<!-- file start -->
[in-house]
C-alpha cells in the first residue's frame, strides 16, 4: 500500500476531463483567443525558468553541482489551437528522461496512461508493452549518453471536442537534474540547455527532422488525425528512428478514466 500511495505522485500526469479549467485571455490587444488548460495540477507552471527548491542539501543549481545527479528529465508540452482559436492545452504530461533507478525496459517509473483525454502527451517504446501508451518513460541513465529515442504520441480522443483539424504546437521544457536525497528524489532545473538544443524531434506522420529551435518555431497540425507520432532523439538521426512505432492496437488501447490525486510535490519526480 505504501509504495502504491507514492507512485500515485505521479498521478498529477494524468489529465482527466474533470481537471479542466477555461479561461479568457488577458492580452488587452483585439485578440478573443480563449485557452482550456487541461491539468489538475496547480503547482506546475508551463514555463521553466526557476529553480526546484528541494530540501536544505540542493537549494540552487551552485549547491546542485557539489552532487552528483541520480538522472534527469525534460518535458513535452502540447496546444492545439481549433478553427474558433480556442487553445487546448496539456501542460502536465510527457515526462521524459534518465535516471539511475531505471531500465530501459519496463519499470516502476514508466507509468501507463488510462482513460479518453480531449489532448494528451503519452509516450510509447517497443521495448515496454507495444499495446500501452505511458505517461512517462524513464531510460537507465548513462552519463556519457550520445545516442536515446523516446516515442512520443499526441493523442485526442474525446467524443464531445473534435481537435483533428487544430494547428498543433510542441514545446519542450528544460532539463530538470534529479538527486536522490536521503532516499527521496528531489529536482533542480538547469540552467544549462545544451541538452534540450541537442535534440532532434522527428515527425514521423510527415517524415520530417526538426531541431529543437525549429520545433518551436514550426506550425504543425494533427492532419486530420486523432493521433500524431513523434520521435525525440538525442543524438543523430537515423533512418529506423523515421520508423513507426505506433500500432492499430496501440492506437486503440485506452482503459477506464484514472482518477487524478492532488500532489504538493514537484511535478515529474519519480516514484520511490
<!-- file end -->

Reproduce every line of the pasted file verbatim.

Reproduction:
[in-house]
C-alpha cells in the first residue's frame, strides 16, 4: 500500500476531463483567443525558468553541482489551437528522461496512461508493452549518453471536442537534474540547455527532422488525425528512428478514466 500511495505522485500526469479549467485571455490587444488548460495540477507552471527548491542539501543549481545527479528529465508540452482559436492545452504530461533507478525496459517509473483525454502527451517504446501508451518513460541513465529515442504520441480522443483539424504546437521544457536525497528524489532545473538544443524531434506522420529551435518555431497540425507520432532523439538521426512505432492496437488501447490525486510535490519526480 505504501509504495502504491507514492507512485500515485505521479498521478498529477494524468489529465482527466474533470481537471479542466477555461479561461479568457488577458492580452488587452483585439485578440478573443480563449485557452482550456487541461491539468489538475496547480503547482506546475508551463514555463521553466526557476529553480526546484528541494530540501536544505540542493537549494540552487551552485549547491546542485557539489552532487552528483541520480538522472534527469525534460518535458513535452502540447496546444492545439481549433478553427474558433480556442487553445487546448496539456501542460502536465510527457515526462521524459534518465535516471539511475531505471531500465530501459519496463519499470516502476514508466507509468501507463488510462482513460479518453480531449489532448494528451503519452509516450510509447517497443521495448515496454507495444499495446500501452505511458505517461512517462524513464531510460537507465548513462552519463556519457550520445545516442536515446523516446516515442512520443499526441493523442485526442474525446467524443464531445473534435481537435483533428487544430494547428498543433510542441514545446519542450528544460532539463530538470534529479538527486536522490536521503532516499527521496528531489529536482533542480538547469540552467544549462545544451541538452534540450541537442535534440532532434522527428515527425514521423510527415517524415520530417526538426531541431529543437525549429520545433518551436514550426506550425504543425494533427492532419486530420486523432493521433500524431513523434520521435525525440538525442543524438543523430537515423533512418529506423523515421520508423513507426505506433500500432492499430496501440492506437486503440485506452482503459477506464484514472482518477487524478492532488500532489504538493514537484511535478515529474519519480516514484520511490